runwill start running the program and stop at the first breakpoint, if there are no breakpoints, the program will stop at the exit.
startwill start the program and stop the
continuewill continue the program and stop at the next breakpoint or exit.
finishwill stop when the current function finishes.
nextwill stop at the next line.
stepwill enter a function and stop there.
Gdb contains a text user interface (TUI), just like most IDEs, which can display lines of code while debugging.
tui enable to enter the tui mode, and
tui disable to exit.
Backtrace is useful for debugging, especially when we debug a core dump.
btwill show the current backtrace.
upwill move you to the upper frame.
downwill move you to the lower frame.
frame 2will directly take you to the second frame.
When debugging a multithread program,
info threadsshows all threads.
thread 5will go to the fifth thread.
thread apply all [command]will execute a command on all threads. It’s very convenient to use
thread apply all bt fullto print all backtrace of all threads.
Gdb has a configuration file, located at
~/.gitinit or in the current folder, just like
vim . The configuration file in the current path has a higher priority to be loaded than
~/.gitinit . Let’s discuss some configurations.
set logging onwill output all output to
gdb.txt. This is useful when commands output so much information, like the above
thread apply all bt full.
set history save onsaves the command history.
set pagination offdisable the interactive display of long screen output.
set print pretty oncan display a c++ class with a more pretty format.
set confirm offdisable confirmation.
Since gdb can not print c++ containers such as
std::vector Conveniently, we can write some scripts to make it easy. Follows https://gist.github.com/skyscribe/3978082.
Sometimes we encounter errors like
xxx.c: No such file or directory . This means that gdb can not find the source file. The solutions are:
directory [folder]to add the specific directory to gdb’s search path.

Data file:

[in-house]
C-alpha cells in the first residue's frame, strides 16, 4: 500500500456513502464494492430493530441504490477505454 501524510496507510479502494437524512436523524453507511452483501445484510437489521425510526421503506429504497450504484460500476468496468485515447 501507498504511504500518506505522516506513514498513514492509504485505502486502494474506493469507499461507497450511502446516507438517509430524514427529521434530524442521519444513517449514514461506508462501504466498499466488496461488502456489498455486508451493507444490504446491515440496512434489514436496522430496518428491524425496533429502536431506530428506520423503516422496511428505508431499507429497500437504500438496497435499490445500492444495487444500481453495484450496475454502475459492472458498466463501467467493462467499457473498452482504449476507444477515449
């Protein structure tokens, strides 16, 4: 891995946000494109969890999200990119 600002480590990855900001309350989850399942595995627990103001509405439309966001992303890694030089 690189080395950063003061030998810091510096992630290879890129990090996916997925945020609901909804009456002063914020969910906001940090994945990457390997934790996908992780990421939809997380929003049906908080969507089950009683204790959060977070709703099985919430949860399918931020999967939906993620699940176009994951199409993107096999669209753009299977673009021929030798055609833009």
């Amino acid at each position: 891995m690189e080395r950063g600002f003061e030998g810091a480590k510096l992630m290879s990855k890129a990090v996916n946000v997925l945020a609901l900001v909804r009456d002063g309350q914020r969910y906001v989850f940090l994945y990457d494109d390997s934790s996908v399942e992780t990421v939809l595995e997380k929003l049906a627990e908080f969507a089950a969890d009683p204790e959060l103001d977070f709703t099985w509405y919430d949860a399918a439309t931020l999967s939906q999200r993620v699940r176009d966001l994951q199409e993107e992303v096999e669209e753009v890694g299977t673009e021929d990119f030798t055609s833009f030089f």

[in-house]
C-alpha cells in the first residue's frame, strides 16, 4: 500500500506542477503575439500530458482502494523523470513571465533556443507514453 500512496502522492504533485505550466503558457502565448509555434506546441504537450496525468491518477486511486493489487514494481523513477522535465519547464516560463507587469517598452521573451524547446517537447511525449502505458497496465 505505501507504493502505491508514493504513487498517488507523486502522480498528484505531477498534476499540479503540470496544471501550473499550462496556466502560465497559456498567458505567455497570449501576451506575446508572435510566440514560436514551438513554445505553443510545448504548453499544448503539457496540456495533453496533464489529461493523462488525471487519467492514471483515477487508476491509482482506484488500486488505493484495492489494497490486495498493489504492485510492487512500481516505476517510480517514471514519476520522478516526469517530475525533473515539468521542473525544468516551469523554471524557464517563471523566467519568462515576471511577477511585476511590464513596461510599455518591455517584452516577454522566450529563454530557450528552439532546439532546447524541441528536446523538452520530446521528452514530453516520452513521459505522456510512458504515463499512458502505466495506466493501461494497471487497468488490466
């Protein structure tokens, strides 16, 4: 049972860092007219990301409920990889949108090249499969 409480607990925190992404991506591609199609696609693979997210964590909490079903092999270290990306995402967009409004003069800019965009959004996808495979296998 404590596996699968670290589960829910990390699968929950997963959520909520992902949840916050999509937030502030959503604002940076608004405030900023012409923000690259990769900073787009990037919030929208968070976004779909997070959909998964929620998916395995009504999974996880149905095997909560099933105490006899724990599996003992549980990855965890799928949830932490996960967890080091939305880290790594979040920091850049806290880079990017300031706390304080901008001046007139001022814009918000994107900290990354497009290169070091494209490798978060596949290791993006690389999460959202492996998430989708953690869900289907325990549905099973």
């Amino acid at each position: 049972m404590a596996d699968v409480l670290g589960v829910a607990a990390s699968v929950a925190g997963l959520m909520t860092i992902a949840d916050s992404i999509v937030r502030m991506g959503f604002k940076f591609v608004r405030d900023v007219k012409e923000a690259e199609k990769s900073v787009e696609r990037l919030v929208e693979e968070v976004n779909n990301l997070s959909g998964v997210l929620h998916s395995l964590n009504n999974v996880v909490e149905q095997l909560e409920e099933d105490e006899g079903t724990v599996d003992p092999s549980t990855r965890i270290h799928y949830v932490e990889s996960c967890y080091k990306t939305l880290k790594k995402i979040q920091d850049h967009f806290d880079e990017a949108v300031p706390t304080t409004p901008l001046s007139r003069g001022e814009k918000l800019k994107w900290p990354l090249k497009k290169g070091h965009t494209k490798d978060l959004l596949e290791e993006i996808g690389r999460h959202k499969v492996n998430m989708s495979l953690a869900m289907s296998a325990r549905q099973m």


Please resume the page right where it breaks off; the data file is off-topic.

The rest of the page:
set substitute-path [src] [dst]to substitute path.
You can also expand macro to see the details after preprocessing.
macro expand some_macro(macro_arg)to expand macro.
info macro some_macroto see its definition.
Note gdb will analyze the context of the current function, only macros that are visible in the current context can be expanded.
One powerful command of gdb is
record , which records the state of the running program, and allows you to back-run the program. Gdb also provides a group of commands starting with
reverse prefix, like
One usage of
record is to find memory corruption. You can run the program in gdb, record the execution of the program, and stop at the location where memory corruption occurred. Then you can watch the memory address that was corrupted. Then reverse run the program to see where the content of the address has changed.
The drawback of
record is that it will slow down your program. It still takes some work to use it well.
Sometimes, you need to adjust the code repeatedly and run the program multiple times to gradually understand the details of the bug. But if you restart gdb every time, it will be inconvenient to set checkpoints repeatedly. We can save the debug session and reload it later.
If you use a makefile to build your program, you can simply type
make Within the gdb session, it will rebuild your program and reset the checkpoints.
You can also use
save breakpoints bp.txt to save the breakpoints to bp.txt, and use
source bp.txt to reload these breakpoints later, or use
gdb -x bp.txt --args [exe] to load it when gdb starts.
In addition to gdb, there are many other debug methods: such as analyzing logs. Binary search git commits. They have their own advantages and disadvantages. When debugging a program, you can combine these methods to solve the problem efficiently. The advantage is that you have full access to the running program, this is extremely useful when a bug is hard to reproduce.